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May 9.-The house of Messrs. Fairly wich watermen, and the master of a and Co. having occasion to send to their peter-boat being on the spot when the establishment of Calcutta thirteen chests
chests were first discovered, claimed an of dollars by the Lady Campbell, lying equal right to their contents. A mallet off Greenwich, they were put on board and chisel were brought from the transthe Company's hoy Coromandel, for the port, and the chests were opened. Upon purpose of conveying them to that ship. ascertaining the contents, the Greenwich As the trust was valuable, the usual watermen, more prudent or more honest caution on such occasions was observed, than their colleagues, proposed that the and the crew on board was increased, and whole of the bags should be taken to the supplied with additional arms.
Water Bailiff for the benefit of the ownbetween two and three o'clock on Thurs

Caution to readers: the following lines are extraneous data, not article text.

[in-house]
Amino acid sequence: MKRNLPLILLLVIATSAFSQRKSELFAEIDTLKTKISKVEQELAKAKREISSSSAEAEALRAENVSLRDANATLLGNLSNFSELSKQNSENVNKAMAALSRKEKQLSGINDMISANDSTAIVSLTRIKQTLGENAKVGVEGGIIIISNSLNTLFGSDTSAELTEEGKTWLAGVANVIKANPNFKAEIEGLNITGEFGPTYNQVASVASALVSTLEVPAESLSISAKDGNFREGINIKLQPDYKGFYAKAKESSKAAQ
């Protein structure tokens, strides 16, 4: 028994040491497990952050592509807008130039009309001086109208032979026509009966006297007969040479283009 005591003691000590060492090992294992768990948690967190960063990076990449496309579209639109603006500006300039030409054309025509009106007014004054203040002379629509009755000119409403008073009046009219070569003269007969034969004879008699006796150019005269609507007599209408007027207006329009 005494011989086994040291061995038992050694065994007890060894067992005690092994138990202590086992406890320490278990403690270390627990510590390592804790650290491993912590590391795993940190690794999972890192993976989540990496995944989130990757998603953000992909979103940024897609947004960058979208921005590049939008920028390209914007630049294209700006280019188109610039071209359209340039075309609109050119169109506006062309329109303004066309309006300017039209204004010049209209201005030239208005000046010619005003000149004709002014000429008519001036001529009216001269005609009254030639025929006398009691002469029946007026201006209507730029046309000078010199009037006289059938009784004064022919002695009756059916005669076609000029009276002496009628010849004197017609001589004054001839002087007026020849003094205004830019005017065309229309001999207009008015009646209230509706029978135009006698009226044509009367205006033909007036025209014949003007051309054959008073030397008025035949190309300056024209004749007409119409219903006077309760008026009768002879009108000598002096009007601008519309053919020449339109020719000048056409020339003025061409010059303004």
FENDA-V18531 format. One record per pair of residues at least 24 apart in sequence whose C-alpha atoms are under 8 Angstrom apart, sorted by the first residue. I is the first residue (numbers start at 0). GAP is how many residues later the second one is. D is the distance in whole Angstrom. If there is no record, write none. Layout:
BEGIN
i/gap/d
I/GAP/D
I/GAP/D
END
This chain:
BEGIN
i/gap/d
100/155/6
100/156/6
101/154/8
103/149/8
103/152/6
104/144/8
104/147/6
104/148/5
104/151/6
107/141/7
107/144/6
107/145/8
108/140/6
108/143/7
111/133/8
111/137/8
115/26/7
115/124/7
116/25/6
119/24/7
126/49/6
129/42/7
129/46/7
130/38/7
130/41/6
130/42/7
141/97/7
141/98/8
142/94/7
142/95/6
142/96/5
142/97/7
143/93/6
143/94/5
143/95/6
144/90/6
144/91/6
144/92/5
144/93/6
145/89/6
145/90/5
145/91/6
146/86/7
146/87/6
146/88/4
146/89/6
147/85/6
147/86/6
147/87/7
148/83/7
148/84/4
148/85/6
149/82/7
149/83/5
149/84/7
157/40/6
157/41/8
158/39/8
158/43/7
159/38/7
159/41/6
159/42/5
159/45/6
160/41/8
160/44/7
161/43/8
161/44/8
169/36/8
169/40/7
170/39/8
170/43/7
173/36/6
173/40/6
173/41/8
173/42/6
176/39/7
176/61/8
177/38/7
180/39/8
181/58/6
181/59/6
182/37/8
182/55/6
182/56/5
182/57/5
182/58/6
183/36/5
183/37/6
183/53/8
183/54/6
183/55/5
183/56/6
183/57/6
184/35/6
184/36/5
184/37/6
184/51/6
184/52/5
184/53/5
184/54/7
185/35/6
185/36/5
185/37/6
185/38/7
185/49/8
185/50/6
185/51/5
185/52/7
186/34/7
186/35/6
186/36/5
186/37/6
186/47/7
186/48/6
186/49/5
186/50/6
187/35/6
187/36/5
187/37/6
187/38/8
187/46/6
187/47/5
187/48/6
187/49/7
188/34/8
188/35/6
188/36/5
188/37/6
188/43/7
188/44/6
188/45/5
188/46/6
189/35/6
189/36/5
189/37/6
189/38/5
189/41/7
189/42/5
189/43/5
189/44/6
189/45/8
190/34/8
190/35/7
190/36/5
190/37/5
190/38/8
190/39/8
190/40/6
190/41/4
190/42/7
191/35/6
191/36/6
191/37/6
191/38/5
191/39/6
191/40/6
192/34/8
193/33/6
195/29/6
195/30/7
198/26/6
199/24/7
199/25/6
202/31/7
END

This was objected to, and the proday morning se'nnight when the hoy perty was divided; but, unfortunately reached Bugby’s-hole. A small craft came for the master of the transport, whilst alongside on pretext of asking questions. the boys were carrying a part of his share As only two men appeared in view in the to his house, they were seized by an boat, no serious alarm was excited, until officer, who had been all day on the looka tarpaulin was hauled on one side, and out. The boys, being interrogated, condiscovered about the number of twenty fessed where the remainder of their more. The hoy was now on the alert, master's booty was hid, and the dollars but it was too late ; the pirates were soon were immediately removed from their on board, and placing a pistol to the head hiding place in the sand. The next step of Mr. Abbot, the master, demanded his was to take the master into custody, and submission. Mr. Abhot and Mr. Cham to look after his colleagues; but, to the pion, the Company's officer, and the crew, credit of the Greenwich watermen, they were driven into the cabin, from whence came forward the next morning with the they discharged several blunderbusses at whole of their share of the spoil, and the banditti on deck.-The fire was re with an offer of their evidence as to that turned ; and an exclamation was made part of the transaction in which they had as if a person was wounded ; it was suc been engaged.-The watermen say they ceeded by a voice, saying, “ We will know the peter-boatman ; and it is, theremurder them all ;" which led the crew fore, probable that about three thousaud to the resolution of fighting for their lives, dollars, which came to his share, will be if the vessel was attempted to be scuttled, restored ; in that case, Messrs. Fairly as they apprehended. In the mean time and Co. will have recovered three thousand the villains broke open the hatches with pounds in dollars out of the 7,0001, that a crow-bar, and proceeded to rummage were carried off. Nearly a dozen persons, the hold. Their alarm, however, was so from first to last, have been examined on great, that they hurried into their craft the subject, but several of those, alonly seven chests of the dollars out of the though found with part of the dollars in thirteen on board. In each chest were their possession, do not appear to have contained four bags, with 1,000 dollars in had any thing to do with the original each, so that the whole amount of the robbery. There are four persons in cusbooty obtained would amount to about tody against whom there is much pre7,0001. The robbery being thus com sumptive evidence of guilt; their names pleted, the pirates ran the hoy on shore, are Spindlove, Corby, Brown and Conto prevent an immediate pursuit. The nor : these men constitute a part of same day, Thursday, a vigilant search was what is called the Blackwall gang. They set on foot by the police after the robbers, have been all examined and remanded, to but without success. A deposition to the give time for further evidence against above effect was given at the Thames po them. Since this daring piracy has been lice-office by the master and crew of the committed, the officers belonging to hoy. On following up the enquiry, it Lambeth-street Police-office, as well as appears that nine bags of the dollars have the rest of the police of the metropolis, been recovered. It would seem that, from have been on the alert to discover the the speedy approach of day-light, and real robbers, but more particularly Dalton the slackness of the tide immediately and Miller, who searched all the creeks after the robbery was committed, the vil- and corners to Gravesend ; the result was, lains were afraid to venture on shore with that they learnt that two persons well their stolen property, and had therefore known to them were principally concerndeemed it expedient to sink the whole or ed in the robbery, viz. John Brown, who part of the chests, as they supposed, had been tried at the Old Bailey some within low water mark, in Gallion-reach ; time back for stealing cloth from a vessel for about seven o'clock, at low water, in the river, and William Corby, a pubthree of the chests were observed un lican at Blackwall. On further enquiry, covered on the shore, where they had they ascertained that these persons had been just left by the tide. The command absconded into Essex, thither they er of an ordnance transport, two Green- pursued them on Saturday se'nnight,